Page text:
Definitions

from The American Heritage® Dictionary of the English Language, 4th Edition

  • Augustus 63 B.C.-A.D. 14. First emperor of Rome (27 BC-AD 14) and grandnephew of Julius Caesar. Born Gaius Octavius, he took the name Gaius Julius Caesar Octavianus—often referred to simply as Octavian in English texts—in 44 after Caesar's assassination. He defeated Mark Antony and Cleopatra in 31 and subsequently gained control over the empire. In 27 he was named emperor and given the honorary title Augustus.

from Wiktionary, Creative Commons Attribution/Share-Alike License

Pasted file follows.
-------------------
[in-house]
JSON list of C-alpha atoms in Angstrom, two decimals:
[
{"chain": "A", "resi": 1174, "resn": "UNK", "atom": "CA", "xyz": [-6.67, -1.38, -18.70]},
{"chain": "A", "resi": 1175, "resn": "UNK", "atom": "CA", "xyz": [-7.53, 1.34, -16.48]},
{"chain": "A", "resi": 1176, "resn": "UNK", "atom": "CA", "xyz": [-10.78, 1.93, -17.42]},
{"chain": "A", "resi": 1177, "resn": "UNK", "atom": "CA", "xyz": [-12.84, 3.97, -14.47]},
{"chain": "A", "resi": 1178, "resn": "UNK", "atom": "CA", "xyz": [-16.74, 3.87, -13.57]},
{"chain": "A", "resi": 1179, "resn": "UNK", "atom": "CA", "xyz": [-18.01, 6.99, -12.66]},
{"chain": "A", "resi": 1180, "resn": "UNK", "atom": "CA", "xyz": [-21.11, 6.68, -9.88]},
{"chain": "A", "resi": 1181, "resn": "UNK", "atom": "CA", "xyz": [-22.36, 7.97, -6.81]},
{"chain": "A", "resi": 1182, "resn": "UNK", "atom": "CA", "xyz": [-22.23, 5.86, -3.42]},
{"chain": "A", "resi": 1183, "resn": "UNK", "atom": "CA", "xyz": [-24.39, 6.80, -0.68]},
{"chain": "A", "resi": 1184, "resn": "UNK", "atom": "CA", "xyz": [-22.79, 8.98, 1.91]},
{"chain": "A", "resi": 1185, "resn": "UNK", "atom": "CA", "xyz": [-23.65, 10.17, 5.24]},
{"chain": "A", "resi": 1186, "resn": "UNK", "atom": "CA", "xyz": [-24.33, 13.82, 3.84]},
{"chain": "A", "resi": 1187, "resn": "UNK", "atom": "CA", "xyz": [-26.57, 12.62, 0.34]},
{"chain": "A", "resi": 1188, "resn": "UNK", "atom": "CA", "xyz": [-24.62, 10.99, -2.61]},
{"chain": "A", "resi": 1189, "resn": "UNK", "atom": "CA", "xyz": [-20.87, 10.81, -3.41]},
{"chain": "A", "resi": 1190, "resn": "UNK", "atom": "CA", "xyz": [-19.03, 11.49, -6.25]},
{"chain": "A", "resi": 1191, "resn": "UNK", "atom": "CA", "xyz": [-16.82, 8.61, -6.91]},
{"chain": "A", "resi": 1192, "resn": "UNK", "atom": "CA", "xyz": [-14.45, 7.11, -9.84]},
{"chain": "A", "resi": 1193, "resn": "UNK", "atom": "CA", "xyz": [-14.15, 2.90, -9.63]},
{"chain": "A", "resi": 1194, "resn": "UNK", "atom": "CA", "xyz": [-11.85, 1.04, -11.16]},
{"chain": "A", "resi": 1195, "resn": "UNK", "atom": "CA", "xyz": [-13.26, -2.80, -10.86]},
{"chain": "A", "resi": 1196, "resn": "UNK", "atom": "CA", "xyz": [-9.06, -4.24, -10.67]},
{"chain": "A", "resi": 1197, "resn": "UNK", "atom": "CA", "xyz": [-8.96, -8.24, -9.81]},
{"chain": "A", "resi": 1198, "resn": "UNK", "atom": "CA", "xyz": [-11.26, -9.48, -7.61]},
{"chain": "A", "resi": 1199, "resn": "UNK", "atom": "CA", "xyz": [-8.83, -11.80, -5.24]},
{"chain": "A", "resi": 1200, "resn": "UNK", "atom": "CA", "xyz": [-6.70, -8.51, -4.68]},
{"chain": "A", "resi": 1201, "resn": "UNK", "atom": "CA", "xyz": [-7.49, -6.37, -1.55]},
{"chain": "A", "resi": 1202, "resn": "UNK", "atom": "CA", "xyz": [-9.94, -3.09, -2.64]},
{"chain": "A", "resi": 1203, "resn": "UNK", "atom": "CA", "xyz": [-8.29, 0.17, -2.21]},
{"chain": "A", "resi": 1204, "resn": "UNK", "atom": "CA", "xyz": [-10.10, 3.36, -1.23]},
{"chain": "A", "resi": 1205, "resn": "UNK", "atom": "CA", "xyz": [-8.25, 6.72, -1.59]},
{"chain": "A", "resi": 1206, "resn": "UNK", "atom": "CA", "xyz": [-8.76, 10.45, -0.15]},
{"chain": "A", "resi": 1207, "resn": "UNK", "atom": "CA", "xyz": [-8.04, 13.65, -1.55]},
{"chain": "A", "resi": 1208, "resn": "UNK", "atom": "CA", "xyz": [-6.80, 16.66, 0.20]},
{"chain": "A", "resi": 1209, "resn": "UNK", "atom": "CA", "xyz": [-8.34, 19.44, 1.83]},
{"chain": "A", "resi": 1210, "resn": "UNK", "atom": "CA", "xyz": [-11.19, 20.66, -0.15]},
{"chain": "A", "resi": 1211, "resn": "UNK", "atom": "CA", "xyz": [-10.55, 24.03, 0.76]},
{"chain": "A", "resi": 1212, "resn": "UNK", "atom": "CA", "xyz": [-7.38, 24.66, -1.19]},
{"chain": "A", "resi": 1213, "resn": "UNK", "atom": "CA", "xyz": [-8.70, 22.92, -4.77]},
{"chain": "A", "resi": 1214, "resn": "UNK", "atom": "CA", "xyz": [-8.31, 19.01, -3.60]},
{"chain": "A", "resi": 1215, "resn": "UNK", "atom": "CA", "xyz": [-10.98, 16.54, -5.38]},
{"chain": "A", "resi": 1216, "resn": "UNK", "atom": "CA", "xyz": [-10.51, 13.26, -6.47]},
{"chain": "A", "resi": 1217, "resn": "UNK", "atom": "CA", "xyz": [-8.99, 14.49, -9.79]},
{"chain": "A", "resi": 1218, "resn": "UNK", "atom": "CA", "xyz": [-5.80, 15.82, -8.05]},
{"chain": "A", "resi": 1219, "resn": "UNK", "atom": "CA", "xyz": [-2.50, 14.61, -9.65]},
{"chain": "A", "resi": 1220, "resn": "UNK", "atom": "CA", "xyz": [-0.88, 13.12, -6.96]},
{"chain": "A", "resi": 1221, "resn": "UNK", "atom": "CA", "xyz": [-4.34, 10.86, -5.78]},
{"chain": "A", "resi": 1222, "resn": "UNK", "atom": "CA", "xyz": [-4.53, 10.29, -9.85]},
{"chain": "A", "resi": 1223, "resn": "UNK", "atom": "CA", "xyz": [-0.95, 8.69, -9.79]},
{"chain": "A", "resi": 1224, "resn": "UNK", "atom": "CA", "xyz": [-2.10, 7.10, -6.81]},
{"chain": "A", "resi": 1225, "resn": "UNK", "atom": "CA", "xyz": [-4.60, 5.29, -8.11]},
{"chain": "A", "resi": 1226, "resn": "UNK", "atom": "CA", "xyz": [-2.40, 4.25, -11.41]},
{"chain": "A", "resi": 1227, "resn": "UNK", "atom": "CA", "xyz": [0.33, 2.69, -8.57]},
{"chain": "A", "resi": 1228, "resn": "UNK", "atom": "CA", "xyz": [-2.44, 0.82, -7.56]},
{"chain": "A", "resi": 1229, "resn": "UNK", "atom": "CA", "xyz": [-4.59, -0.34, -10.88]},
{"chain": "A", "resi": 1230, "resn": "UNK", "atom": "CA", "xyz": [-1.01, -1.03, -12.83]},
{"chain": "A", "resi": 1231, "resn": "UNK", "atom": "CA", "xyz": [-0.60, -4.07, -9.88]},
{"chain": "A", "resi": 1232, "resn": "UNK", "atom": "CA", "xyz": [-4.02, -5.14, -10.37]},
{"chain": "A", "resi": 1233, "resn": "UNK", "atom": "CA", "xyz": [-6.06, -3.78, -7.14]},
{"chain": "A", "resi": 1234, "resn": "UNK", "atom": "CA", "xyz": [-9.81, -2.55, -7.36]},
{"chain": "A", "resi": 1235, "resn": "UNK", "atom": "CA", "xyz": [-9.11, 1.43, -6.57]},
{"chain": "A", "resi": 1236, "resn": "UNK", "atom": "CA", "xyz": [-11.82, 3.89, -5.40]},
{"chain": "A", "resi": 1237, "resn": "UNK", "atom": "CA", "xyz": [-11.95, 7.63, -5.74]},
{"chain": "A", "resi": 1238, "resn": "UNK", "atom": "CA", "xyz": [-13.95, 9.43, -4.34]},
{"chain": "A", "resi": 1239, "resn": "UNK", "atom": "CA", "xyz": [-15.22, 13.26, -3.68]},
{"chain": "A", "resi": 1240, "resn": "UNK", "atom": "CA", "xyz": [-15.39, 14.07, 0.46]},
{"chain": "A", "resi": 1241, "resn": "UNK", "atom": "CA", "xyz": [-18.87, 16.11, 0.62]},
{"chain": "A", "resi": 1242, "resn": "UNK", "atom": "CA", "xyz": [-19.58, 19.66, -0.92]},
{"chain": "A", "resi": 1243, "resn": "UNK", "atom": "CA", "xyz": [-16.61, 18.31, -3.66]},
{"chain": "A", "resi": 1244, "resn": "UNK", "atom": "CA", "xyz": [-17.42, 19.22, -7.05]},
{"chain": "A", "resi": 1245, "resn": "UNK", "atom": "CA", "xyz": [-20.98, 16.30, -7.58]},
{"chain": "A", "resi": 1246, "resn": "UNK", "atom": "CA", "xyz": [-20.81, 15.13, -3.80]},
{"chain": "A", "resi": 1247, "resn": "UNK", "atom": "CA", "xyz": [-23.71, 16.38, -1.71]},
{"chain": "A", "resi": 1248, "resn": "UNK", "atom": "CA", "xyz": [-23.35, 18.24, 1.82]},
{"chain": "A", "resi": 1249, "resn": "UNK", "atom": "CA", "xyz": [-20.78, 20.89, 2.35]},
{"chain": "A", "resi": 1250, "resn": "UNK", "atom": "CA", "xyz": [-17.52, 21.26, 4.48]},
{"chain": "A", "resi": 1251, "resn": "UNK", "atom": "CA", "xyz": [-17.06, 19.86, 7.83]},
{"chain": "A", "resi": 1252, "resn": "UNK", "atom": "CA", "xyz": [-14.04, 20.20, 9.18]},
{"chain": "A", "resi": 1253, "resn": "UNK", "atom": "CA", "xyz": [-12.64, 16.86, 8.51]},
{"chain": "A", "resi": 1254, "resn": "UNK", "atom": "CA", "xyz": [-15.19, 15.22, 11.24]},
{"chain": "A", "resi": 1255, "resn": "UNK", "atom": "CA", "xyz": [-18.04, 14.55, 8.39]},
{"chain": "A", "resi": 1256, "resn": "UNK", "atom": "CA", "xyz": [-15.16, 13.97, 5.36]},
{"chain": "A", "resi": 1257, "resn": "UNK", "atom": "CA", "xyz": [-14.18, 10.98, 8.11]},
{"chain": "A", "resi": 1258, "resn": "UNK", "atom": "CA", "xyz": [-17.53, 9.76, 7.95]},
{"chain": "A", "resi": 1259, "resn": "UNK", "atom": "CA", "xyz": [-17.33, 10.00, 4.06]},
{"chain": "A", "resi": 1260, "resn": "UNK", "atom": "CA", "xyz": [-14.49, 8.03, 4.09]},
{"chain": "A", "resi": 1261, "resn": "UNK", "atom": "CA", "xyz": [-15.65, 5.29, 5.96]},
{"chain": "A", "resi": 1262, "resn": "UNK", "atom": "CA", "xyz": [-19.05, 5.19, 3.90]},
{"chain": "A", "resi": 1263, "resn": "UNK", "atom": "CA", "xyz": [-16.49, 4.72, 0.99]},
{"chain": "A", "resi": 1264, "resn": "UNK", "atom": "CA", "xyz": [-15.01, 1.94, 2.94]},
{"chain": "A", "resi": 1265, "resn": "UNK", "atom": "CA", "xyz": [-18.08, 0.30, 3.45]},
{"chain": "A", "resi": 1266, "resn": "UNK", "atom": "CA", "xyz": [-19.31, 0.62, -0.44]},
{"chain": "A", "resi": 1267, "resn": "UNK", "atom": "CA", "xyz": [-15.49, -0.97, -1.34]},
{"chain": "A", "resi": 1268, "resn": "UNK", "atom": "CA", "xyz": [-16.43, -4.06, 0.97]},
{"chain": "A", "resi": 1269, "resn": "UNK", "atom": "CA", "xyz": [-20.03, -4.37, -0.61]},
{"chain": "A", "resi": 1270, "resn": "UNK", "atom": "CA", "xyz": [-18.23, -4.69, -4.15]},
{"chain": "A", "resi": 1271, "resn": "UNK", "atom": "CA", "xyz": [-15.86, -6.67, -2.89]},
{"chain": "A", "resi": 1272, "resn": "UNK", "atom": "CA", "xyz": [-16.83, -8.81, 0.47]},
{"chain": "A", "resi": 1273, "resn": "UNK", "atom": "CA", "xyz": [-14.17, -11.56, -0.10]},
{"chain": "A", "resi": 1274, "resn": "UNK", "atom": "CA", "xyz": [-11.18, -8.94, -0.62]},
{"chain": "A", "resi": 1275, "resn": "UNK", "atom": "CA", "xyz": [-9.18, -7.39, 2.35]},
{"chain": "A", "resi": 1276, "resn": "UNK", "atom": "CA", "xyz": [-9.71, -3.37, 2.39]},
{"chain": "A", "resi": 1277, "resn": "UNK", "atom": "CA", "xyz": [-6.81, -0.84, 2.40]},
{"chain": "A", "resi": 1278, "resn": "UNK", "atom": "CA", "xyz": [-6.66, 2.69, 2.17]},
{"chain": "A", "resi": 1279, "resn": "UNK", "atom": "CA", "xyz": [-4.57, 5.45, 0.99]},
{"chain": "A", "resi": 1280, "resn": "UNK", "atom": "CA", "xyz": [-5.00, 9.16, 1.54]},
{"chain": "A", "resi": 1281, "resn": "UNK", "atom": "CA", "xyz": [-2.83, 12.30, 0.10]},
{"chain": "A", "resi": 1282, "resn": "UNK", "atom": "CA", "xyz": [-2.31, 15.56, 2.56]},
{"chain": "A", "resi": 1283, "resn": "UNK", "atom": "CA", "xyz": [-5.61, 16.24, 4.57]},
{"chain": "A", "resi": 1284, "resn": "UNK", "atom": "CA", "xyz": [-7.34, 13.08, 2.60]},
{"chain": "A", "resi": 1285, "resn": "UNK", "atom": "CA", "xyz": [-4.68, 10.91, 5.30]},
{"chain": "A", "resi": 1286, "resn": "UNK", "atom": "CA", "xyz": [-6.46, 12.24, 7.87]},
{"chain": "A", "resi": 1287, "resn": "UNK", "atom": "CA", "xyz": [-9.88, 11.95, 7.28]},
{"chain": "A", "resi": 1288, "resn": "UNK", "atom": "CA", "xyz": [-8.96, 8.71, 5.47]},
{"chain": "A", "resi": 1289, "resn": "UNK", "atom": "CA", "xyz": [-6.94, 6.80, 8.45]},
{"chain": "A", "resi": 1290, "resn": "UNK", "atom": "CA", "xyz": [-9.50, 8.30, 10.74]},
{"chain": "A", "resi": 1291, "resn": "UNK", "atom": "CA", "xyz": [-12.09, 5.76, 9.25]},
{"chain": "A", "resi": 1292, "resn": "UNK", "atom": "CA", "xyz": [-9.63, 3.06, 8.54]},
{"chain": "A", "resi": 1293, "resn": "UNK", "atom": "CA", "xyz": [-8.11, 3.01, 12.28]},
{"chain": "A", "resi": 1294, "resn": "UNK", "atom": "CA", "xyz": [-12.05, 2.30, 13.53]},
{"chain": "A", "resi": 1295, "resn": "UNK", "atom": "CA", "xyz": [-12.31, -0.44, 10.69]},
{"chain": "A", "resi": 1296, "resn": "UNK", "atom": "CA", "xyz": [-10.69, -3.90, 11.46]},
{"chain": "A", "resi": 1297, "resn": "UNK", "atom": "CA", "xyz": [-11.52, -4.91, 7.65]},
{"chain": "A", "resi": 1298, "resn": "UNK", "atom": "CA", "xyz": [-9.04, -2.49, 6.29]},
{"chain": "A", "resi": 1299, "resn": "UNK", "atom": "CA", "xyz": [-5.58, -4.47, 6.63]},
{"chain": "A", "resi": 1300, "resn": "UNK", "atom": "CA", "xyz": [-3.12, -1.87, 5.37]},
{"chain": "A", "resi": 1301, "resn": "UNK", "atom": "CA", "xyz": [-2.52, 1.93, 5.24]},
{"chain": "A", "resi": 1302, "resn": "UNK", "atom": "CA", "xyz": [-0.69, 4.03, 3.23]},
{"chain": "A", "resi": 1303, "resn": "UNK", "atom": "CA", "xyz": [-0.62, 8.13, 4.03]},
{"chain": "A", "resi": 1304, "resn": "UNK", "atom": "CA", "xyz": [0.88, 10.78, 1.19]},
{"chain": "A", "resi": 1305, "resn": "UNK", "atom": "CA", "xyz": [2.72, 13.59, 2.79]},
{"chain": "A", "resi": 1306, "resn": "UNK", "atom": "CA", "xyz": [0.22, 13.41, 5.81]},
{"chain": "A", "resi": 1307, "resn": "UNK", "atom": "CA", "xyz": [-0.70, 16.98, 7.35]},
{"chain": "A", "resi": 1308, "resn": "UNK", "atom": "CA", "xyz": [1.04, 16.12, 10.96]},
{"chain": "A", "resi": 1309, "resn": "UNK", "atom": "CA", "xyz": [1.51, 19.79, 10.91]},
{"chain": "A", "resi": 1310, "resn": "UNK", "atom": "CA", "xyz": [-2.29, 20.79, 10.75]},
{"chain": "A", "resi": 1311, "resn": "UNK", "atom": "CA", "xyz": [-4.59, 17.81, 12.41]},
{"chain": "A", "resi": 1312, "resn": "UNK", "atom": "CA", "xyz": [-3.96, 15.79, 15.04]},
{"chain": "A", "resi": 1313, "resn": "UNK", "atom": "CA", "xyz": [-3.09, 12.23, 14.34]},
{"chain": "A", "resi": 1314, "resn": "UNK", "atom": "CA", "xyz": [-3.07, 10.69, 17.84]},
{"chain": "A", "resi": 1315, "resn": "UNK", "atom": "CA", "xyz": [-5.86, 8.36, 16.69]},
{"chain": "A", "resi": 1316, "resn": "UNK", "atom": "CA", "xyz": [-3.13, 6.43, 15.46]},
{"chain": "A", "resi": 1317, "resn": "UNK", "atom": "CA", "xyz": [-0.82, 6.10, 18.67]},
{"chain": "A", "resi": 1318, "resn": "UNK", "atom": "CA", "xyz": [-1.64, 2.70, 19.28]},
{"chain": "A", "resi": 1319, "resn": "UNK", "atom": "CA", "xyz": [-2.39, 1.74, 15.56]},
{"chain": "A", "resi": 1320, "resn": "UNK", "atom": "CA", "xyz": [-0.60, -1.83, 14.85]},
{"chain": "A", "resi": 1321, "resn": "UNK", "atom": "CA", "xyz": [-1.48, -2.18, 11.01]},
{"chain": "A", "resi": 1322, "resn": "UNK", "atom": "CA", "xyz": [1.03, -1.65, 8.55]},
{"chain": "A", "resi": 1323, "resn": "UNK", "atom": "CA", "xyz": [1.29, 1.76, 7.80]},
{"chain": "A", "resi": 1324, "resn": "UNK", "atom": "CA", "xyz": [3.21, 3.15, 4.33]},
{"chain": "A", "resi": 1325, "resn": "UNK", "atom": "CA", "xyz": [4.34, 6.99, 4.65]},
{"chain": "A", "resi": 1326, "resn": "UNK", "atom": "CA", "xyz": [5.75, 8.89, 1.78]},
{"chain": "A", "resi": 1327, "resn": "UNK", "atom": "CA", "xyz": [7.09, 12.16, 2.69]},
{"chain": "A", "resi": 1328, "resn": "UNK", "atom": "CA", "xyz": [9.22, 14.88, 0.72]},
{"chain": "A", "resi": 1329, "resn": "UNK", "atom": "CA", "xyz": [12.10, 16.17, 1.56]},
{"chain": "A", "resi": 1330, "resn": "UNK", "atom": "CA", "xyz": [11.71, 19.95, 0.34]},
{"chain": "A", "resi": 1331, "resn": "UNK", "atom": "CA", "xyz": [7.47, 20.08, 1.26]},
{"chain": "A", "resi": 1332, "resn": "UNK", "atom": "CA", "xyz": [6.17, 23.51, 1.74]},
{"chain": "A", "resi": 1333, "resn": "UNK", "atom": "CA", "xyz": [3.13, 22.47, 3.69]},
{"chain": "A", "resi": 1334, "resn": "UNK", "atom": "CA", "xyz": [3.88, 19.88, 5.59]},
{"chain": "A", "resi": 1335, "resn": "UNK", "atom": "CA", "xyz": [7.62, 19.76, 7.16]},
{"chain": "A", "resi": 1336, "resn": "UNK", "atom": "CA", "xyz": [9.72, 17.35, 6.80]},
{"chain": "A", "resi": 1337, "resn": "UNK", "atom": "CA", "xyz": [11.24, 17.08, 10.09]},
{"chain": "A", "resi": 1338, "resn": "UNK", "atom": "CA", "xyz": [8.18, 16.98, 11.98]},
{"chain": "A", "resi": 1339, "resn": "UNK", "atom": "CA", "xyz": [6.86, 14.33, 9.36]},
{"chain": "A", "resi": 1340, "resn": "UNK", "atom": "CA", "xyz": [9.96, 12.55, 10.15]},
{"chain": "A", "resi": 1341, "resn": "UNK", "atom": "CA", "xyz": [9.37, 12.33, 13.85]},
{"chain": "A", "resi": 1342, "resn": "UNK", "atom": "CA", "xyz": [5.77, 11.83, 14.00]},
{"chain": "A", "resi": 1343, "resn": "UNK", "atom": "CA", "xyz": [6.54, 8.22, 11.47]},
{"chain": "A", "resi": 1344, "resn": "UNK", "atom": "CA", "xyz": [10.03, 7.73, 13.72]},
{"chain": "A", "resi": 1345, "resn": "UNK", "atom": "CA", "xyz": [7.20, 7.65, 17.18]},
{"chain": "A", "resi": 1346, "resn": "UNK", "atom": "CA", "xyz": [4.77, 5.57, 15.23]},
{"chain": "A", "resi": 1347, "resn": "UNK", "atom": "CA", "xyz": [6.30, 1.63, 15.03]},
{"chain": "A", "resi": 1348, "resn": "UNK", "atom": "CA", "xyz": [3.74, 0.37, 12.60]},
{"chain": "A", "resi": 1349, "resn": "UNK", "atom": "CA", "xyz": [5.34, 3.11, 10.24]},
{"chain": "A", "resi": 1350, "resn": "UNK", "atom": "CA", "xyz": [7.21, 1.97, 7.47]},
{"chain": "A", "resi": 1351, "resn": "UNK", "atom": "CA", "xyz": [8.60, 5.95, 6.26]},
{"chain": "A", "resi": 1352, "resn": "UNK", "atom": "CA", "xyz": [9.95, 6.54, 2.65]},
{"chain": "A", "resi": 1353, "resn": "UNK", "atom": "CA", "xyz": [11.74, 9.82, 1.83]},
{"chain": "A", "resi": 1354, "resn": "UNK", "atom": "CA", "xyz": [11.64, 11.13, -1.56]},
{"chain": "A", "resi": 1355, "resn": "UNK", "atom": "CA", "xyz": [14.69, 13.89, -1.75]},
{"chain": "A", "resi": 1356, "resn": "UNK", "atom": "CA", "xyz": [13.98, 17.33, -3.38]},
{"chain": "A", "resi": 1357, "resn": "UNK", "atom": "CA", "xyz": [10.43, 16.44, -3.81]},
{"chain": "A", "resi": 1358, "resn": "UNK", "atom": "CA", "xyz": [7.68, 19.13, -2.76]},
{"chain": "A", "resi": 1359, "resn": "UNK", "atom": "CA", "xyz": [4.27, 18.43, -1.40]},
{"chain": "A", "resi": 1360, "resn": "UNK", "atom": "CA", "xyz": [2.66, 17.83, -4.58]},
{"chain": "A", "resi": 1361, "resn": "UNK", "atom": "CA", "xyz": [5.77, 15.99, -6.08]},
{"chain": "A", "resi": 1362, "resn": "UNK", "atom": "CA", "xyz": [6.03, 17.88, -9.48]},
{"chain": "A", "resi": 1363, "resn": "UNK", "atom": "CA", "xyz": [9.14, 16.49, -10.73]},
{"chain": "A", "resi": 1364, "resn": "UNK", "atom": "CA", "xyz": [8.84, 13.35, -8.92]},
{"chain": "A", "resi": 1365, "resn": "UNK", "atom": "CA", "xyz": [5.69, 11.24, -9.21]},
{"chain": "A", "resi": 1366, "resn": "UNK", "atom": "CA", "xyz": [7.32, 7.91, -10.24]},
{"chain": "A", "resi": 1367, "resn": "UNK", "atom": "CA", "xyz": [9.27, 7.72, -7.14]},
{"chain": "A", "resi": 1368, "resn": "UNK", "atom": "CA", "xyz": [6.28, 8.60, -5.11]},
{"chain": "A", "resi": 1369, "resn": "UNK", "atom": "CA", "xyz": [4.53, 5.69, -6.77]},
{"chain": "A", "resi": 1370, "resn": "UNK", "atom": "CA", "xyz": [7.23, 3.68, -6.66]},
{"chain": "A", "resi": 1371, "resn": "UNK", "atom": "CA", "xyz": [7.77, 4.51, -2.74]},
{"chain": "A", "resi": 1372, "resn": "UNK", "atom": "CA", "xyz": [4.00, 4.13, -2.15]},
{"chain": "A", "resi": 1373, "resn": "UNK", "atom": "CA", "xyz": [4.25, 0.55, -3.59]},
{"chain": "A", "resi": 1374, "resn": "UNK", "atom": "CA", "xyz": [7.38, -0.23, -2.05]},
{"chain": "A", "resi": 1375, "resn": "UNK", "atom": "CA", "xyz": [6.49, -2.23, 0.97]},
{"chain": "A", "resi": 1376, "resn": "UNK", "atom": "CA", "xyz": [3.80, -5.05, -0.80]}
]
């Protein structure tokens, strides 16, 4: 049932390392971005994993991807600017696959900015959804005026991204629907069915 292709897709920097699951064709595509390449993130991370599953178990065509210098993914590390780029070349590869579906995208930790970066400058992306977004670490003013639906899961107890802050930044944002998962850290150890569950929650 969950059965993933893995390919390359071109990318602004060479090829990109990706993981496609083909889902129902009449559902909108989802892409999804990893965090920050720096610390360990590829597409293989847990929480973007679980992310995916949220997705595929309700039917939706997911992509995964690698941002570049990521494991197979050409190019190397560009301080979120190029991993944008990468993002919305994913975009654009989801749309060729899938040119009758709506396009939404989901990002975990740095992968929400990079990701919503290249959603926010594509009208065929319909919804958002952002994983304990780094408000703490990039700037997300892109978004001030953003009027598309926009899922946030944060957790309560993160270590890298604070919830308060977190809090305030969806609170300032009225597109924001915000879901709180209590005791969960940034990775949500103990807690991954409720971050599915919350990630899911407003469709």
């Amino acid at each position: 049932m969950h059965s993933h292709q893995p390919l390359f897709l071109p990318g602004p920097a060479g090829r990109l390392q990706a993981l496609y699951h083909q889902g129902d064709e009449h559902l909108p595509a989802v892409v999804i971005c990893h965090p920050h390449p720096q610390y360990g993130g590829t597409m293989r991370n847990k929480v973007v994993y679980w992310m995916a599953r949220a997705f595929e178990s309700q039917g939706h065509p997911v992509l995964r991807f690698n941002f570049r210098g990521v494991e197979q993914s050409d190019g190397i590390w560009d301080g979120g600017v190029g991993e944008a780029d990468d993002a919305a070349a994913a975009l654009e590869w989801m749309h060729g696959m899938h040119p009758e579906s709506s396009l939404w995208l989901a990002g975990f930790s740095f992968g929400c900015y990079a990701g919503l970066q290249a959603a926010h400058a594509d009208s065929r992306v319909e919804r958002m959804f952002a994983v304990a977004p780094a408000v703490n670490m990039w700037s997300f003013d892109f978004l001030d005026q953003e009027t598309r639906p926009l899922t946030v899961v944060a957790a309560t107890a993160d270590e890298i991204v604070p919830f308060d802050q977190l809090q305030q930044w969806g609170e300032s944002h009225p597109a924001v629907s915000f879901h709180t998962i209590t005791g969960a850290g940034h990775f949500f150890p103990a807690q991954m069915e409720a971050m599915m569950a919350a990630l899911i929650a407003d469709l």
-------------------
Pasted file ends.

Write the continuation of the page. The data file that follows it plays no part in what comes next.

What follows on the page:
• proper n. The Roman emperor Augustus, also called Gaius Julius Caesar Octavianus (63 BCE - 14 CE); heir to Julius Caesar
  • proper n. A male given name taken to use in the 18th century.

from WordNet 3.0 Copyright 2006 by Princeton University. All rights reserved.

  • n. Roman statesman who established the Roman Empire and became emperor in 27 BC; defeated Mark Antony and Cleopatra in 31 BC at Actium (63 BC - AD 14)

Etymologies

From Latin augustus, majestic (Wiktionary)

Examples

Wordnik is becoming a not-for-profit! Read our announcement here.

Comments

Log in or sign up to get involved in the conversation. It's quick and easy.